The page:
The Laughing Ghost Of Perranporth: The Story Of The Phantom That Terrified Two Holidaymakers

In 1947, in Cornwall, England, Miss Robinson was on holiday with her friend when she claimed they were terrified by a laughing ghost, a phantom dog, and a self-moving rocking chair. This is a first-hand account of the incident that the witnesses could never forget.


The paranormal encounter took place in the Cornish village of Perranporth
The paranormal encounter took place in the Cornish village of Perranporth

The remarkable events that occurred to two ladies in July 1947 when they were on holiday in Cornwall always remained a source of intrigued speculation and bewilderment to them. Miss Frances Robinson and her friend, Miss Roberta Probert, both in their forties, decided to celebrate the end of the war by renting a caravan for a fortnight in the well-known Cornish holiday village of Perranporth.


When they arrived there late in the afternoon, however, they were disappointed and annoyed to find that instead of a new mobile home they had been allocated something that was little more than a dilapidated wooden shack consisting of a tiny living room, a bedroom, and a kitchenette. As it was fairly early in the season and consequently many of the other chalets and caravans were unoccupied, they felt that they had been rather shabbily treated, but tired after the journey, and conditioned by eight years of strict austerity to accept whatever scraps of pleasure came their way, they settled in. After washing, a meal, and unpacking, they went to bed early to read.



About 11pm they were greatly alarmed by the sound of stealthy footsteps paddling around the outside, and of a dog growing at the front of the building. Both women peered through the bedroom window, but as the night was very dark and overcast, they saw nothing. Hoping that the walls, flimsy though they were, would provide sufficiently strong moral, if not physical, barrier to a potential intruder, they settled back uneasily to their books.


Suddenly there was the sound of the front door, which understandably they had locked and bolted with scrupulous care, being opened and then slammed shut. As the reverberations died away, they were aware of the same paddling steps prowling around the living room. Horrified, Miss Probert called out, "who the devil is there?" A heavy silence followed, and both women prayed that the stranger had taken fright and had left, and was not waiting motionless but poised in the darkness a few yards away. Then to their utter amazement, they heard the rustling of paper as if someone was turning over the page of a large newspaper, and a gentle, jolly chuckle that was completely devoid of any malice or evil. It was as if a lunatic had entered and was enjoying a leisurely few minutes with an amusing article in the daily paper. The crinkling of the paper came again, followed by the laughter, and then an unidentifiable creaking noise. With considerable courage in view of their relatively lonely situation, the two women slipped from bed and advanced to the living room. When they threw open the door the whole of the little room was visible in an instant: there was no one there, and nowhere anyone could hide. But with a tingling of their scalps, they noted immediately that the wicker rocking chair was swaying to and fro with uncanny regularity. It was not the dying oscillations of a spring set in motion and left to run down, but the steady and equal rhythm of a chair being worked back and forth by someone invisible seated in it. Again from the chair came the eerie, but cheery, laugh, and the crackling of paper, then as Miss Probert advanced, the low warning growl of an unseen animal which appeared to be located by the side of the rocker. Once more came a more insistent snarl from the phantom dog.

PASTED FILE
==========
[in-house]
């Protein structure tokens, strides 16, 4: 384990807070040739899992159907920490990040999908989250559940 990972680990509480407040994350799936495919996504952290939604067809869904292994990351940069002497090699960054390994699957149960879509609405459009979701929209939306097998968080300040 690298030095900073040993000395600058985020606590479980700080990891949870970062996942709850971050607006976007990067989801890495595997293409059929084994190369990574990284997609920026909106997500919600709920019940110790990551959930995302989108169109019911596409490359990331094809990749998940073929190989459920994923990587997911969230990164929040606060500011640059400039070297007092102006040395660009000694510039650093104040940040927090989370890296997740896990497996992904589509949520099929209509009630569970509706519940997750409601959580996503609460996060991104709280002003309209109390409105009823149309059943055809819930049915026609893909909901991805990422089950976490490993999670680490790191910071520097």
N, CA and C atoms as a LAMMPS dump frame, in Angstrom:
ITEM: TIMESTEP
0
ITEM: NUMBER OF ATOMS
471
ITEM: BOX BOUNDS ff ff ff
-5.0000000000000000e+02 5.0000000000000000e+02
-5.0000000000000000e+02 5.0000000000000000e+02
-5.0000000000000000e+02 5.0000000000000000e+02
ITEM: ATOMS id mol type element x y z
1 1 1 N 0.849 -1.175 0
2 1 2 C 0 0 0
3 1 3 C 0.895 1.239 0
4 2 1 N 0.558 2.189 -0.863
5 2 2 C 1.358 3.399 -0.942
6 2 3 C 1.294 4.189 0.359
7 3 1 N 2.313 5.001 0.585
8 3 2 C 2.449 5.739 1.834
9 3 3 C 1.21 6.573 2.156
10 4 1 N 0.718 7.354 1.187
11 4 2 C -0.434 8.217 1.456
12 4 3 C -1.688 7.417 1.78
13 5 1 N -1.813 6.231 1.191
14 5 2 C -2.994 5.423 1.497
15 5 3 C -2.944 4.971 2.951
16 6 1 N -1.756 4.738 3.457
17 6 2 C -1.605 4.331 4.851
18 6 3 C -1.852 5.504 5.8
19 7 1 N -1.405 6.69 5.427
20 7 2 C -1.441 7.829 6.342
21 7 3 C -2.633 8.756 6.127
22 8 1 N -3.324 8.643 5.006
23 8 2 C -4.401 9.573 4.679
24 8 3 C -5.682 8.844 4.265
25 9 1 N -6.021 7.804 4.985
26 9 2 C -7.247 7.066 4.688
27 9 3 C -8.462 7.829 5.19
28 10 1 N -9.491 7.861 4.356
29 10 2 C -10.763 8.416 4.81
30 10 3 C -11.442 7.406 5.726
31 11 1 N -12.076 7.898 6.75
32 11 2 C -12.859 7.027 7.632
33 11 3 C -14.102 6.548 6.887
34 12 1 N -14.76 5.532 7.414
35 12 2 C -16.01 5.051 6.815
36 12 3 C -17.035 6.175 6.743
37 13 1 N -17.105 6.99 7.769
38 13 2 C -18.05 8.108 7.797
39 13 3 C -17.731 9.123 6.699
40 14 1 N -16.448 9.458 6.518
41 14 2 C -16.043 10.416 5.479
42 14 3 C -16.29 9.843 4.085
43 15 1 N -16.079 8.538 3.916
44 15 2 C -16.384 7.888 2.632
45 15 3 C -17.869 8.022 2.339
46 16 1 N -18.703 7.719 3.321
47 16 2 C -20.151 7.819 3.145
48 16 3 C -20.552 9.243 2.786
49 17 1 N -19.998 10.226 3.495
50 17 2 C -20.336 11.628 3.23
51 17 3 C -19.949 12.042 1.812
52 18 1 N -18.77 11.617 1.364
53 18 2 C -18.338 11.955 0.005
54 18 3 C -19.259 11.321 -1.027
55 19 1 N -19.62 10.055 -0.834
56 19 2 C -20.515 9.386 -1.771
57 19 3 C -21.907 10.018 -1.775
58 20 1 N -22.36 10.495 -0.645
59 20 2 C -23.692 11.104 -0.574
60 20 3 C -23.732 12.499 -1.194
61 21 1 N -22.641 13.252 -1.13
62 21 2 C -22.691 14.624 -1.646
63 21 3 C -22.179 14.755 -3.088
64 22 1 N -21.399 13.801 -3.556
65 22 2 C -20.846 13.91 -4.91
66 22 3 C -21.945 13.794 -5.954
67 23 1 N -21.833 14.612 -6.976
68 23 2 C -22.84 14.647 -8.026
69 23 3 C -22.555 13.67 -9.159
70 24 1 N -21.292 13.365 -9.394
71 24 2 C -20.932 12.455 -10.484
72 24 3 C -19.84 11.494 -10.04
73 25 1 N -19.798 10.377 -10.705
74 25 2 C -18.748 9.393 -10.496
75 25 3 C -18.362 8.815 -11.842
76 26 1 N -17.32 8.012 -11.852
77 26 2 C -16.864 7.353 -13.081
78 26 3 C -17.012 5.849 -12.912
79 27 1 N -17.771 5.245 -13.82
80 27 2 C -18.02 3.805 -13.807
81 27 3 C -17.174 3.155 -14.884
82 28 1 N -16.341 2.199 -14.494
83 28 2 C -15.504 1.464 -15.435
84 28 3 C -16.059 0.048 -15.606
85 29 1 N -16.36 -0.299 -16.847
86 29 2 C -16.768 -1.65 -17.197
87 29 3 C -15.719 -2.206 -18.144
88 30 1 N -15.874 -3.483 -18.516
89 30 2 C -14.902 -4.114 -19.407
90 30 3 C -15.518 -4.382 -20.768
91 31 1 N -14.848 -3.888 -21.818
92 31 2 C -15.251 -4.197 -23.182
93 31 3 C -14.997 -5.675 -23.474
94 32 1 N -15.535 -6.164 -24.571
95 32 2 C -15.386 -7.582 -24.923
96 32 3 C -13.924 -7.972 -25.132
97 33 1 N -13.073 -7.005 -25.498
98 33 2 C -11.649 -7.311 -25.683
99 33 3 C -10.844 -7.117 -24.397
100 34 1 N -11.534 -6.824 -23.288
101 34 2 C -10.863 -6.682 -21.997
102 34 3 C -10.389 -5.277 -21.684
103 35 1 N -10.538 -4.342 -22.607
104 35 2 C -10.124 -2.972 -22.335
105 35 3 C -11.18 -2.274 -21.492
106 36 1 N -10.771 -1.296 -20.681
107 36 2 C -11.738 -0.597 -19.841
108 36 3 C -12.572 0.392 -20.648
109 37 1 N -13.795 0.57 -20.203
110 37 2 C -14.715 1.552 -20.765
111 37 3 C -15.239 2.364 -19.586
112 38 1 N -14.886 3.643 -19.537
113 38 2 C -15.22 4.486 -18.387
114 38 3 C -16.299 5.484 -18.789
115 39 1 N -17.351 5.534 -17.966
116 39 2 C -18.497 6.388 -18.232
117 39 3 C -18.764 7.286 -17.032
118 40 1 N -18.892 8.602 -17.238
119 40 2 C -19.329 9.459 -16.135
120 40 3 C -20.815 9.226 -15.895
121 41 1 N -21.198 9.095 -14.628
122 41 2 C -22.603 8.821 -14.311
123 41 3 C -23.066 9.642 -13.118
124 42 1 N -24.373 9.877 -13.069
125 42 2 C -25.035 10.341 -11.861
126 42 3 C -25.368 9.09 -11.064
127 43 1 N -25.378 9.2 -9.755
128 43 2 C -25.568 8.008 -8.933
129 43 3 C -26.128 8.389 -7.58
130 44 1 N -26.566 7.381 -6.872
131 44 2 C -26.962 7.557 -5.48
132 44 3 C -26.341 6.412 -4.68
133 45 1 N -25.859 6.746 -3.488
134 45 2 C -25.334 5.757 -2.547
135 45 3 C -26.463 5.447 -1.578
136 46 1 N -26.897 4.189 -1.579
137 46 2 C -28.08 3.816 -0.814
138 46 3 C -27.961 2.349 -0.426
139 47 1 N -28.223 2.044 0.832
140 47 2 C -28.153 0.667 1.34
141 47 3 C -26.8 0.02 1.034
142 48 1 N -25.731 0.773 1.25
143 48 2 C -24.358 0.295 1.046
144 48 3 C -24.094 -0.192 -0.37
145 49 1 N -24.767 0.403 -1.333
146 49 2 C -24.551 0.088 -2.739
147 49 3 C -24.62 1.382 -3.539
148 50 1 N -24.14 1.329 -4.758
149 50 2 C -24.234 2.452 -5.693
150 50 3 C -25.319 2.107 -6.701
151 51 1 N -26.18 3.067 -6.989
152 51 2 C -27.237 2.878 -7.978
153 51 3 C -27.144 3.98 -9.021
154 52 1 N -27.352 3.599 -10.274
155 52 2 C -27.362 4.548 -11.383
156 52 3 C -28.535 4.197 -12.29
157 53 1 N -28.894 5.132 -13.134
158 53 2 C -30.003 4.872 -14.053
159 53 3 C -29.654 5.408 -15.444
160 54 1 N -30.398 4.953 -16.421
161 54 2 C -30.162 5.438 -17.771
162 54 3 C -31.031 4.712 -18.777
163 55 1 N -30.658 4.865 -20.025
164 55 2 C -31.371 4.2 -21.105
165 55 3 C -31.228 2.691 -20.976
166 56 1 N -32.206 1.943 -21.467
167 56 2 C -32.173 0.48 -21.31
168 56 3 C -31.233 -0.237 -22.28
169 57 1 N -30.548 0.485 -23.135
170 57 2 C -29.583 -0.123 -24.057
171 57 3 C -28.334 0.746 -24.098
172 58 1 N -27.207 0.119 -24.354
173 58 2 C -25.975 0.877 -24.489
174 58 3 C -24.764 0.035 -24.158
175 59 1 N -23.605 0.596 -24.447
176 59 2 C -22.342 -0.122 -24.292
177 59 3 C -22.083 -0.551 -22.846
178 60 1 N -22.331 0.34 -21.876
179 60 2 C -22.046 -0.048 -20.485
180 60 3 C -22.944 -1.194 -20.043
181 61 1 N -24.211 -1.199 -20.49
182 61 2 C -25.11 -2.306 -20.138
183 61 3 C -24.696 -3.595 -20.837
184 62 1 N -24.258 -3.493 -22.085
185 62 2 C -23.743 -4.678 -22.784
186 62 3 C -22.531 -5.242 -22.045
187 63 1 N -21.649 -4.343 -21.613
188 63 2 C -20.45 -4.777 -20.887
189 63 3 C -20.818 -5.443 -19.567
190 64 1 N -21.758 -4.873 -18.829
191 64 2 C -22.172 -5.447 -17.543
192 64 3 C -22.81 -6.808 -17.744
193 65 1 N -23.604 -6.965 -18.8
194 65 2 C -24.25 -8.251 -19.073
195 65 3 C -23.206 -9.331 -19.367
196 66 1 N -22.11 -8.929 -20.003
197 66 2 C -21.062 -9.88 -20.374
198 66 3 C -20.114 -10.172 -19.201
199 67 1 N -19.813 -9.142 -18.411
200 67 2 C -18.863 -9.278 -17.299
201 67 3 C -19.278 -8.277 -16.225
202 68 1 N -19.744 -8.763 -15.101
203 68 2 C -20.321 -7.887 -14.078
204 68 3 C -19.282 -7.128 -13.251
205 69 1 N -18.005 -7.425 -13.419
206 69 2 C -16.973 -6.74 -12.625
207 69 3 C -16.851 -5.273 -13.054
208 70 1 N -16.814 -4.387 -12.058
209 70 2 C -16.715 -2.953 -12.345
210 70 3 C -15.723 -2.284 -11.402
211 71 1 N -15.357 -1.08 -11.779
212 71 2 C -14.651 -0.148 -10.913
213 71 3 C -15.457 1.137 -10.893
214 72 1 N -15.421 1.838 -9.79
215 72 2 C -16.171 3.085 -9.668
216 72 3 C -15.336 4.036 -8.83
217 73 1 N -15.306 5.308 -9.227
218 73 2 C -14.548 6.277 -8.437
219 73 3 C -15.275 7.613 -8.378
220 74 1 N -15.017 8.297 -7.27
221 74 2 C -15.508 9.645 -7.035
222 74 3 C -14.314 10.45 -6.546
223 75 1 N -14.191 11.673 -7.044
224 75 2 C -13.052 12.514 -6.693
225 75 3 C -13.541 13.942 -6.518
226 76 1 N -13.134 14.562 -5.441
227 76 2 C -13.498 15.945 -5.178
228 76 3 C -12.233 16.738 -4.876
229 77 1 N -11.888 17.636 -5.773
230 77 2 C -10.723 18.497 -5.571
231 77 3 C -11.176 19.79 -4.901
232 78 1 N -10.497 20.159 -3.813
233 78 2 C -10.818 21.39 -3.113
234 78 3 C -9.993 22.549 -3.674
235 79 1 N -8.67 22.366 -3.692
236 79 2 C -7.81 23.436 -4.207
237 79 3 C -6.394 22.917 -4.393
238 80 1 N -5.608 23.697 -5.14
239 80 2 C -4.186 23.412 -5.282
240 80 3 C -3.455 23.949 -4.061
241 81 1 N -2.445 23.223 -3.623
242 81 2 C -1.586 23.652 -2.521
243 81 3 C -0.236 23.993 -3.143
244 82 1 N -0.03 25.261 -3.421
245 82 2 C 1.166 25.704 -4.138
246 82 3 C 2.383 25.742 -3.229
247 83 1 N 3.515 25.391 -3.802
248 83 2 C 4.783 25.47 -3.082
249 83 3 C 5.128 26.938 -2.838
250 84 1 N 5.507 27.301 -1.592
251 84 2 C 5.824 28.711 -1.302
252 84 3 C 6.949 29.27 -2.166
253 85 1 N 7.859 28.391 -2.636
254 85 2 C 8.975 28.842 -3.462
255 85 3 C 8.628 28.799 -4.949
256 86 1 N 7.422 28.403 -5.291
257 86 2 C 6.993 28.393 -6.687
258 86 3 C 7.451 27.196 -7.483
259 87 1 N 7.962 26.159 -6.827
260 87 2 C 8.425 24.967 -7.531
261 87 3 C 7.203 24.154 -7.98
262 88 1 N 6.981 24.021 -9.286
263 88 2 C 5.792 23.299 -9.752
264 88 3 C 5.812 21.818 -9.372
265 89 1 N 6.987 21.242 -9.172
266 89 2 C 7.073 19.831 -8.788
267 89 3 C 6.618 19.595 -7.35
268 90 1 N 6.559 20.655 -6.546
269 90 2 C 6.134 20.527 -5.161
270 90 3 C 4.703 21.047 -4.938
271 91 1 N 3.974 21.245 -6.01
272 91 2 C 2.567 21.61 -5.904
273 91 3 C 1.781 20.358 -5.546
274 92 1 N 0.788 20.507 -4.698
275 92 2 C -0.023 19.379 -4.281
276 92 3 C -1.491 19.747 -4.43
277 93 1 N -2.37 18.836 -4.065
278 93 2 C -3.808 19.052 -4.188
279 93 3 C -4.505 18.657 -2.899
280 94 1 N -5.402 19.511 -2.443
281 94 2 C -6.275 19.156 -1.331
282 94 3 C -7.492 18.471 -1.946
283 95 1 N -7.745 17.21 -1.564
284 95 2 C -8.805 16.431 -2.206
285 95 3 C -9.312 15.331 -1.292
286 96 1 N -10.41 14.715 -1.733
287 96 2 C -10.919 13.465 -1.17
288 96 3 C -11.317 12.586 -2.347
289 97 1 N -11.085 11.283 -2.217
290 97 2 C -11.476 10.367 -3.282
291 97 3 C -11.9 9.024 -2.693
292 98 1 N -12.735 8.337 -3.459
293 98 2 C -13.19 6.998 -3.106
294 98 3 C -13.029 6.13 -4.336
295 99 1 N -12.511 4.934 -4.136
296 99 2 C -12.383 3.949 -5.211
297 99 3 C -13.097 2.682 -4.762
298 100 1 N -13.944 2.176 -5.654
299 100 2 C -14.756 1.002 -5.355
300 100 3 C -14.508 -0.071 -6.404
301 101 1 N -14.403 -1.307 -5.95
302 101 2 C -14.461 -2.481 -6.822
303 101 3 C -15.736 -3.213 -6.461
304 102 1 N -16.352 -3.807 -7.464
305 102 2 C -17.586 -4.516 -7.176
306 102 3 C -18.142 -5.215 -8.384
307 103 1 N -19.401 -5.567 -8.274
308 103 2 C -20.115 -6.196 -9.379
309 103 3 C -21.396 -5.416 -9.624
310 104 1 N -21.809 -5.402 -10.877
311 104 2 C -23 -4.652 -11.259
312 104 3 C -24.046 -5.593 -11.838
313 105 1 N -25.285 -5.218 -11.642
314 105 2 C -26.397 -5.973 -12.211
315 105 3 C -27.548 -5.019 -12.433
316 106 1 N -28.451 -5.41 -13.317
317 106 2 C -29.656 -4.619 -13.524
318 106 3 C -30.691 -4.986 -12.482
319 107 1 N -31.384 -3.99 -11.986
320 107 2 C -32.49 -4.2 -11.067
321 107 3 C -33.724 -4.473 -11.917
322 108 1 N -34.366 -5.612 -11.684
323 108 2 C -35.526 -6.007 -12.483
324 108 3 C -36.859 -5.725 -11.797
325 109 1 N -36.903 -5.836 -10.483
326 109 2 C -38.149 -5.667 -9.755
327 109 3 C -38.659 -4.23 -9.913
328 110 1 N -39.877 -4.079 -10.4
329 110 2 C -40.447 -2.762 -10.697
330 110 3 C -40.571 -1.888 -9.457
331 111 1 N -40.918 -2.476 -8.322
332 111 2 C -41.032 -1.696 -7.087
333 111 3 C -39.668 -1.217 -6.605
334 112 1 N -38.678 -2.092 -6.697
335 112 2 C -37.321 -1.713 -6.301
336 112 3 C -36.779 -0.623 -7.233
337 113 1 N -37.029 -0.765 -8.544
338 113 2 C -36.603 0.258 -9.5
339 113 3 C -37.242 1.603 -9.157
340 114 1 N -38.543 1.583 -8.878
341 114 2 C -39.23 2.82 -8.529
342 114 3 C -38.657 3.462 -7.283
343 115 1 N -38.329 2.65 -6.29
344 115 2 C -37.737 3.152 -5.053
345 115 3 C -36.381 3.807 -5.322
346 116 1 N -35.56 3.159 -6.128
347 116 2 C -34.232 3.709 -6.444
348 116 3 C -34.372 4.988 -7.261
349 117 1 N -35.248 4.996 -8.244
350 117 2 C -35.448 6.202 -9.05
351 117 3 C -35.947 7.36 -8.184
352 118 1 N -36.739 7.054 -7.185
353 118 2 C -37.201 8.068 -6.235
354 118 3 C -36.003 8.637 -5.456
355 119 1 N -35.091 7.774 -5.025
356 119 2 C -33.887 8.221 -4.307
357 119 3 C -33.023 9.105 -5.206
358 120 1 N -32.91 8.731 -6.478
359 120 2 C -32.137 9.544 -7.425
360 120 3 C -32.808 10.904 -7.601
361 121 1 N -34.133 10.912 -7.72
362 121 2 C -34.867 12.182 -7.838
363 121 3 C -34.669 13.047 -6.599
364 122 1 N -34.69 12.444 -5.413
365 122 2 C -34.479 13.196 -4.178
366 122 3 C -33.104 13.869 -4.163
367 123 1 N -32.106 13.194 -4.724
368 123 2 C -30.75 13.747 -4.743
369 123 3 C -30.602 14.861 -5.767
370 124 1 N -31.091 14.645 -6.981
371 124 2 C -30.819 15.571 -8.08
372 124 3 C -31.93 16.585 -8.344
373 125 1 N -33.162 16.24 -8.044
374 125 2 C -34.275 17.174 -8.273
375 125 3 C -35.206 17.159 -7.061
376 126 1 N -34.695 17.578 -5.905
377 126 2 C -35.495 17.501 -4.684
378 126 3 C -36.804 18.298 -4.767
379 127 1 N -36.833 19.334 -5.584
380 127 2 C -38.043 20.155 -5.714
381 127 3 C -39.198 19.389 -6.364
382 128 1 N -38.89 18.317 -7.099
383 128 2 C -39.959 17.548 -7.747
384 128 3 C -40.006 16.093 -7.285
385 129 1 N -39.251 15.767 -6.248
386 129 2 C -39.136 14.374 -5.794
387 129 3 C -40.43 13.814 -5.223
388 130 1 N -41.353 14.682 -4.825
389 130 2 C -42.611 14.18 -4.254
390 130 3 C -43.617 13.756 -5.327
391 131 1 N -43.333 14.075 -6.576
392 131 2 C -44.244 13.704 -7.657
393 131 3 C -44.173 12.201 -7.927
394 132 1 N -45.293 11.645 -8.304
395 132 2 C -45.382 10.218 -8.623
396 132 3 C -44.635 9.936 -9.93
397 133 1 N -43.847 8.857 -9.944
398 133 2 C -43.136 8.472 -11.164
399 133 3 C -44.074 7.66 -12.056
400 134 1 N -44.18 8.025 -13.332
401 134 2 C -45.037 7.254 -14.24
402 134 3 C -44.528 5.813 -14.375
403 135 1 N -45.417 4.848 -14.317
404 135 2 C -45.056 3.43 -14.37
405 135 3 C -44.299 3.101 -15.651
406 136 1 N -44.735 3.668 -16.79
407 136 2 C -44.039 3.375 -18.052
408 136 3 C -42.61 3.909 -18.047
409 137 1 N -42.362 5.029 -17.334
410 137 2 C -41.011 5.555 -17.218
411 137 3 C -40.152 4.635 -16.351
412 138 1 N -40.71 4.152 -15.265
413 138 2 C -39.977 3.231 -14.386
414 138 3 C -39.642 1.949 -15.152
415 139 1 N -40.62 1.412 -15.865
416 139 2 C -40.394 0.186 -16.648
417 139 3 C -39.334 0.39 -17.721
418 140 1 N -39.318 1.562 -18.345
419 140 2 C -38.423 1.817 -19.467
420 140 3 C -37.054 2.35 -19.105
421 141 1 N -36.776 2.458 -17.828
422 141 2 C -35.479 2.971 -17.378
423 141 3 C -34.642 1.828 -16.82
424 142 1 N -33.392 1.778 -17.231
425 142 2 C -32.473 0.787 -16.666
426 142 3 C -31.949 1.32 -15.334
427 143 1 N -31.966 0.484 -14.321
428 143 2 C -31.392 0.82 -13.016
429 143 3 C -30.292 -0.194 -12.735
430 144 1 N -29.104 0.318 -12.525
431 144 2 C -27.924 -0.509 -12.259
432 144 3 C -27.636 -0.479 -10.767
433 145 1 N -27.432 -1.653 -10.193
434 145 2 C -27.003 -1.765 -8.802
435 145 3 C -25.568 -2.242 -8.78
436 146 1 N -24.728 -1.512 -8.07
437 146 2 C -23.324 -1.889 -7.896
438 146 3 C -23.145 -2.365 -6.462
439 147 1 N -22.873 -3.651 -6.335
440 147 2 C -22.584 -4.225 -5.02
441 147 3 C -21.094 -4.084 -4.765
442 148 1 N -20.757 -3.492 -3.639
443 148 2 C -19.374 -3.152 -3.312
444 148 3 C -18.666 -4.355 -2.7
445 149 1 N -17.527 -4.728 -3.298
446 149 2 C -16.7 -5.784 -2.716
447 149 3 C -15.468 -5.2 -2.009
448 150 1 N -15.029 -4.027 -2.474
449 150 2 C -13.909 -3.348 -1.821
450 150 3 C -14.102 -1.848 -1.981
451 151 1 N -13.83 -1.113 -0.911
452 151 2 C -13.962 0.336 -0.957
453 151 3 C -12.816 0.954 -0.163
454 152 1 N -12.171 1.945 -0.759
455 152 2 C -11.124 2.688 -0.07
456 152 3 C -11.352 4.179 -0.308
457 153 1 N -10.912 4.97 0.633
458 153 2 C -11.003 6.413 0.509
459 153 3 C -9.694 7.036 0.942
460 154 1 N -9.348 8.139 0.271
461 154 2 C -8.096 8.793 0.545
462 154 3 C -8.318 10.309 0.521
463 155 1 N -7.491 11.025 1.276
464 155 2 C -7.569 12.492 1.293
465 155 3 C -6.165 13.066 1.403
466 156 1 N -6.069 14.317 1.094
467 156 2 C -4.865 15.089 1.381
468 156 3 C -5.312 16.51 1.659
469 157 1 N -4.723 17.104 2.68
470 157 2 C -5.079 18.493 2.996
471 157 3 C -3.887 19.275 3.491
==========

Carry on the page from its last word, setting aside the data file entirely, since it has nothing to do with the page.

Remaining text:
The women's nerves broke at this point. They fled back to the bedroom, locked the door, and sat huddled under the electric light until dawn. From time to time they heard the footsteps around the house, and occasionally the happy laugh, but that was all. Once the sun rose, they packed their cases and sat on the sand dunes until the rest of the camp began to stir.


Another holidaymaker gave them breakfast, and then they walked to the house of the owner. To their surprise, she showed little interest in what they told her, but said, "I have heard similar stories from others." She did, however, offer them one of her latest luxury caravans for the remainder of the holiday, and for the rest of their stay, they had no more unexplainable events.


This story was recalled by Miss F Robinson, Brighton.

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